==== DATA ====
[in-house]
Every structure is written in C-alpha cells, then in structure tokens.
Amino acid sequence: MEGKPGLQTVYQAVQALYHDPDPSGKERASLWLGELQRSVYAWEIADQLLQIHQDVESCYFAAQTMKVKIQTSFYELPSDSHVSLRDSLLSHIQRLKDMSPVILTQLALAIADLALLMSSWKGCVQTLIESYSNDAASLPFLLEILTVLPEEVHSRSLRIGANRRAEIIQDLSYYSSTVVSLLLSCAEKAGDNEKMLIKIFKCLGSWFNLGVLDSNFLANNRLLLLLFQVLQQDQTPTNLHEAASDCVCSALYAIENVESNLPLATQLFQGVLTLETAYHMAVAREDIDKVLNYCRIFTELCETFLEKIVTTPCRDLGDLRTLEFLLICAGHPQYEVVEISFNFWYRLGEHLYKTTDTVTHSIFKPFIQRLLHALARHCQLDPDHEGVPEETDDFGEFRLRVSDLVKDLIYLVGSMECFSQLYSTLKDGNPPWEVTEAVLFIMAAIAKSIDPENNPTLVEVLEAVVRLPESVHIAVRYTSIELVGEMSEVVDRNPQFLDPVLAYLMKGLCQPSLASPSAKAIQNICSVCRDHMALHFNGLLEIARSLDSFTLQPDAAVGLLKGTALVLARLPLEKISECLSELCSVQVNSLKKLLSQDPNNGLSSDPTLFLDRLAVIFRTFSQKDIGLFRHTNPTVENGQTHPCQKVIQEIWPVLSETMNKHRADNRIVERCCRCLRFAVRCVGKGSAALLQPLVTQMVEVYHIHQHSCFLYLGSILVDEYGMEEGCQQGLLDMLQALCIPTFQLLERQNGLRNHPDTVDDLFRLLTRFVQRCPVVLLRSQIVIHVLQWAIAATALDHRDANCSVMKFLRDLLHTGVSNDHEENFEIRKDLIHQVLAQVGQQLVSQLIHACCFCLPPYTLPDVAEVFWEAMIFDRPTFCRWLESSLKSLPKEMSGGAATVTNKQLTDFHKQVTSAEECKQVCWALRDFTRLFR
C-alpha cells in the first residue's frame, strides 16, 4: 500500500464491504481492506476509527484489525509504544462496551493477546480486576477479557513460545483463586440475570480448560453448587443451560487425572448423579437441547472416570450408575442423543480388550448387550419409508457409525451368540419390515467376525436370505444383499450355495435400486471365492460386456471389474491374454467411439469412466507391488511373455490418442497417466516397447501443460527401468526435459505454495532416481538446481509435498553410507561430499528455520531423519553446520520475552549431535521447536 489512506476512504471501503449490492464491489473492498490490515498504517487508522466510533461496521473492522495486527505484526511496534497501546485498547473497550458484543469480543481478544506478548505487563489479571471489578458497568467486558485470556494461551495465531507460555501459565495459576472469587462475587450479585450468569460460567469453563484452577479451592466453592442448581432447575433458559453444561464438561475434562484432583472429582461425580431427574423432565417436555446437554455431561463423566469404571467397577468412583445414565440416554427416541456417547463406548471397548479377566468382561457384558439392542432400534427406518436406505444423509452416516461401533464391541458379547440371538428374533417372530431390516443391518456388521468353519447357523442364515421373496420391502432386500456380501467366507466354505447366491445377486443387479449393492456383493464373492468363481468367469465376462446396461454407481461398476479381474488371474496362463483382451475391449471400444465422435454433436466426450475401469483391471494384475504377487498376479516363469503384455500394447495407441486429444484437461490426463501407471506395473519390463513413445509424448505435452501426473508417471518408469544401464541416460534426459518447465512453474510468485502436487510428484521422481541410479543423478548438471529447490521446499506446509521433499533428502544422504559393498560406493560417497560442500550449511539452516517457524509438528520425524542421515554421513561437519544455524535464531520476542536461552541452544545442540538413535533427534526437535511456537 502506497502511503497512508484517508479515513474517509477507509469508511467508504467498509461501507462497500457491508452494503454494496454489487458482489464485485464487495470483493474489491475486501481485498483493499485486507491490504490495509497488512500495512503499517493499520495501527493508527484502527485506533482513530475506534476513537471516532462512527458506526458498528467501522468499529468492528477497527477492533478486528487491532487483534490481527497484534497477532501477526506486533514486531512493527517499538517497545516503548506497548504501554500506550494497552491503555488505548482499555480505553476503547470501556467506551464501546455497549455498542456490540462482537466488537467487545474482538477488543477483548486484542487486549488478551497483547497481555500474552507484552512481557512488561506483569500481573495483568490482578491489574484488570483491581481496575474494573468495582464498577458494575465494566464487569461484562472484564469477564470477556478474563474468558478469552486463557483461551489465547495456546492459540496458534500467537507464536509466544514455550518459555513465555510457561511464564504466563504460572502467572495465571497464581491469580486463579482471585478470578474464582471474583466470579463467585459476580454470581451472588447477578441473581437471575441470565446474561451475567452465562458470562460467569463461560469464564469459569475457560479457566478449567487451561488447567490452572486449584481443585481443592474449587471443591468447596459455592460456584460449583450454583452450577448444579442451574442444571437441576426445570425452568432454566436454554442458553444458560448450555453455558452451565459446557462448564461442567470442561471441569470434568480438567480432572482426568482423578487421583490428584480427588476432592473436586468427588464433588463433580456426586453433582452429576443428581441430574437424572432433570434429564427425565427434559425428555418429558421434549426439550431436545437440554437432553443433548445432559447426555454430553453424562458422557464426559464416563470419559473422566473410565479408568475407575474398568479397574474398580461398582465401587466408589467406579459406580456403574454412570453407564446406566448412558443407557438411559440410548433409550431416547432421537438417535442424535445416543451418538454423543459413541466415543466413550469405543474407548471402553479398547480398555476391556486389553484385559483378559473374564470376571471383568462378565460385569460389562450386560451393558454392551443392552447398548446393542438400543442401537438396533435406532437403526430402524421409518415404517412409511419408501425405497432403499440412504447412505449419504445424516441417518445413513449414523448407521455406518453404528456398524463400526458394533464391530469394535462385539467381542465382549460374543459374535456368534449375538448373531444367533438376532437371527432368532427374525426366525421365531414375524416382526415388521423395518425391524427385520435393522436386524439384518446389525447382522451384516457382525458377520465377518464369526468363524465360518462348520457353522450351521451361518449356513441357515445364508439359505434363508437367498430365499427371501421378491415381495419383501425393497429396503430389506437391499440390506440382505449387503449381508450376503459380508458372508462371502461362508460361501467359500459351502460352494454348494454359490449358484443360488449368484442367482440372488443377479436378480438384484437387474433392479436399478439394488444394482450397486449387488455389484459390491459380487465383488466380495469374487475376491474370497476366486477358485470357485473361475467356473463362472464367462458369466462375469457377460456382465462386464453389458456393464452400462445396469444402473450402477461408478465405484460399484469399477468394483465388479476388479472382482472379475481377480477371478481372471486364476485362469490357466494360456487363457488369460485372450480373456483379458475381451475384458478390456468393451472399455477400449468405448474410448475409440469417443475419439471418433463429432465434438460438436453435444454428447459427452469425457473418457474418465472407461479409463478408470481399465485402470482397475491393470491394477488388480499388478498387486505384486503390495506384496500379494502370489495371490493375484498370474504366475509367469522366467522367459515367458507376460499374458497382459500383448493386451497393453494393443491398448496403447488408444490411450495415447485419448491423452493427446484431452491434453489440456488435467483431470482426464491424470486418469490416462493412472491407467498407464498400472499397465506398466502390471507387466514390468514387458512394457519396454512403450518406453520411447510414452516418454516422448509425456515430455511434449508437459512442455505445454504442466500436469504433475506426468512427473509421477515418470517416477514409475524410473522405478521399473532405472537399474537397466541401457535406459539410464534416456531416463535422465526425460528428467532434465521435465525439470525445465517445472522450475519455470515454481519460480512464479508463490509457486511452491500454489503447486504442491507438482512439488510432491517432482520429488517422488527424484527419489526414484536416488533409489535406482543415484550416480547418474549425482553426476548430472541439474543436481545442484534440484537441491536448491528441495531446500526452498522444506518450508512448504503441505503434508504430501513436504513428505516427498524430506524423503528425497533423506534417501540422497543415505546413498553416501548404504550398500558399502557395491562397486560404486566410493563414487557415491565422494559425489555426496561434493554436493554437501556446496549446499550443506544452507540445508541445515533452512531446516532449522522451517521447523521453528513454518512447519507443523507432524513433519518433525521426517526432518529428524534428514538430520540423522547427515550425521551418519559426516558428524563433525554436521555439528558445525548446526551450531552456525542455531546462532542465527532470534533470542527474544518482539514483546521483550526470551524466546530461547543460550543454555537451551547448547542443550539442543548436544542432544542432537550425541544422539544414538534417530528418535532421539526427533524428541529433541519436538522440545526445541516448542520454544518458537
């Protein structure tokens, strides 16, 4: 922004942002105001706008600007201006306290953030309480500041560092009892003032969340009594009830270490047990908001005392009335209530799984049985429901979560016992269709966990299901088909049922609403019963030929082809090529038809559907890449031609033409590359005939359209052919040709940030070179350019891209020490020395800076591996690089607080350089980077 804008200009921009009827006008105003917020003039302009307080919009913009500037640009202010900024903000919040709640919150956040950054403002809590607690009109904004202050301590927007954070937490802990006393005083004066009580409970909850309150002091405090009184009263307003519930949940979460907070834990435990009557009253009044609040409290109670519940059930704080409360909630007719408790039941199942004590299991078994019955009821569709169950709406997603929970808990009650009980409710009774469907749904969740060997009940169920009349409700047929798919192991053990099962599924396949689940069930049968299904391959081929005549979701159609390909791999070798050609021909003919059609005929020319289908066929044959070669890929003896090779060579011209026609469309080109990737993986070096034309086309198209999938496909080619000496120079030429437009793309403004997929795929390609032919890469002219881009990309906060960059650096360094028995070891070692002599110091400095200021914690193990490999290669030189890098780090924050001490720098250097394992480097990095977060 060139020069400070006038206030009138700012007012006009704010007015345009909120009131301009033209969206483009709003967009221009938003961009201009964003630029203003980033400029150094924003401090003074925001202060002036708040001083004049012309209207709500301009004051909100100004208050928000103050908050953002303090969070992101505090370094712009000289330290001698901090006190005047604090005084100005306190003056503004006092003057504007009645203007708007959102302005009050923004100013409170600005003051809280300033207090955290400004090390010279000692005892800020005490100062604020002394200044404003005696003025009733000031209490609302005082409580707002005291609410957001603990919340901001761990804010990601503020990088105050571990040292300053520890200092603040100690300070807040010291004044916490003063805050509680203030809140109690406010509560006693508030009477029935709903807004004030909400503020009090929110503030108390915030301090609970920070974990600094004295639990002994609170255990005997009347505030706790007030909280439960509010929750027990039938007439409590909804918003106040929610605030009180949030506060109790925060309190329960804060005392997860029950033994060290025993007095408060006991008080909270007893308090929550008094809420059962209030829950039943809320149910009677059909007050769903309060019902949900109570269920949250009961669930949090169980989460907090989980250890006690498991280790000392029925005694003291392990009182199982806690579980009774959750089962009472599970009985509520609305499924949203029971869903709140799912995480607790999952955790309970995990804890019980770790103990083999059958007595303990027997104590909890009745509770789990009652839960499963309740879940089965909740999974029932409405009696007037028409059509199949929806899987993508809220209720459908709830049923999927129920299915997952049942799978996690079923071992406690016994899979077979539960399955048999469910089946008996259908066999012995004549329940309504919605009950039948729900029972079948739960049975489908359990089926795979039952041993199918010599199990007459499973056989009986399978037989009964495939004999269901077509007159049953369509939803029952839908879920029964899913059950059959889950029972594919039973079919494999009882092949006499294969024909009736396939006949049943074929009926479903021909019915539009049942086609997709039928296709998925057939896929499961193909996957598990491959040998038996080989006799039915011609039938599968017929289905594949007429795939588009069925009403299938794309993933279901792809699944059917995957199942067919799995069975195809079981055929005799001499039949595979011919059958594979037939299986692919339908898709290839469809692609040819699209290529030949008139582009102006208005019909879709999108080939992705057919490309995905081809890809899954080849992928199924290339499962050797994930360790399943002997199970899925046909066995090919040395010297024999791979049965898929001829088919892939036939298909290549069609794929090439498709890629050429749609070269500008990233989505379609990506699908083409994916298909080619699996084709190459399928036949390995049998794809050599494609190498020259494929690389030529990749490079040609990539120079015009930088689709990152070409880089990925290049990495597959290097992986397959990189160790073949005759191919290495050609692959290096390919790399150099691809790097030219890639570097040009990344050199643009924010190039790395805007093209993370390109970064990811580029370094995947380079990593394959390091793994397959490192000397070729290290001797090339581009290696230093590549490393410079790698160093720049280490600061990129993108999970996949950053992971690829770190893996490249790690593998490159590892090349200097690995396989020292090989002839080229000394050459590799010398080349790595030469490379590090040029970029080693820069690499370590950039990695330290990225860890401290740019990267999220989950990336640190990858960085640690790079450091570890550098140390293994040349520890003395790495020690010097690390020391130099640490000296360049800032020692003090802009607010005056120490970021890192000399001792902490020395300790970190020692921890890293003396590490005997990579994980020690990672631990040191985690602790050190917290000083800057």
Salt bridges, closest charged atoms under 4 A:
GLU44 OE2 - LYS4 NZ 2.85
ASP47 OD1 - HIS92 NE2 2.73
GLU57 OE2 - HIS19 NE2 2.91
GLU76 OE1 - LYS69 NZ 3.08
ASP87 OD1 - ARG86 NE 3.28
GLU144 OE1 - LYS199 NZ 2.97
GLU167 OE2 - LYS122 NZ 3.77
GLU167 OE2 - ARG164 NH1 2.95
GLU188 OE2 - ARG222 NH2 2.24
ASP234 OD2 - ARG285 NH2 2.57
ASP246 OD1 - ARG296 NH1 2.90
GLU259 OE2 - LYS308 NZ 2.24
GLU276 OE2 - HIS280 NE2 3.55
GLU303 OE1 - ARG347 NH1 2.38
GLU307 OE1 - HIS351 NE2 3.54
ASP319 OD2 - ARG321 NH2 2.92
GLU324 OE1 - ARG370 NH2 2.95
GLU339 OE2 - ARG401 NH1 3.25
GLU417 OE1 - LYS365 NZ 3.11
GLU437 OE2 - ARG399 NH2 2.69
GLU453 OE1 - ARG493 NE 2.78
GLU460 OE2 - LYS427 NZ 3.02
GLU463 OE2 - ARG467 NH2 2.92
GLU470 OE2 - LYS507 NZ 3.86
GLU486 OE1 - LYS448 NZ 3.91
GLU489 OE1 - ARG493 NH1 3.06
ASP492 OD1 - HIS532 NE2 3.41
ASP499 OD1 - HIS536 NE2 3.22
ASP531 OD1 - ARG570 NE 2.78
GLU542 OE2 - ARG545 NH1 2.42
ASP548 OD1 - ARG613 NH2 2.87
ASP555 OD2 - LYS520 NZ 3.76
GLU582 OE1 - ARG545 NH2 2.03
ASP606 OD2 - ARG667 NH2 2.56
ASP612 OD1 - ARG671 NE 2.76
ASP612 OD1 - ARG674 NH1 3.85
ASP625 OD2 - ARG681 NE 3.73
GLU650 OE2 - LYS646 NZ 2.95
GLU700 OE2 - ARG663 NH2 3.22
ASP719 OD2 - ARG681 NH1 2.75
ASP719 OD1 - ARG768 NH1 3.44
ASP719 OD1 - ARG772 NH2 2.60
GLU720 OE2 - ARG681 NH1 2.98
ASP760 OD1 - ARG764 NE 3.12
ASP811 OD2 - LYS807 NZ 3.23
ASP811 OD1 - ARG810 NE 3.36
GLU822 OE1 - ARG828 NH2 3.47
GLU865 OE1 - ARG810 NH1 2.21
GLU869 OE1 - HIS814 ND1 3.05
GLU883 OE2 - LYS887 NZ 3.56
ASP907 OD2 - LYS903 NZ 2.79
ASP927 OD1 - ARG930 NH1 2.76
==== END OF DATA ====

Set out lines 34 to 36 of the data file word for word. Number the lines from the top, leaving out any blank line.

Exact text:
ASP499 OD1 - HIS536 NE2 3.22
ASP531 OD1 - ARG570 NE 2.78
GLU542 OE2 - ARG545 NH1 2.42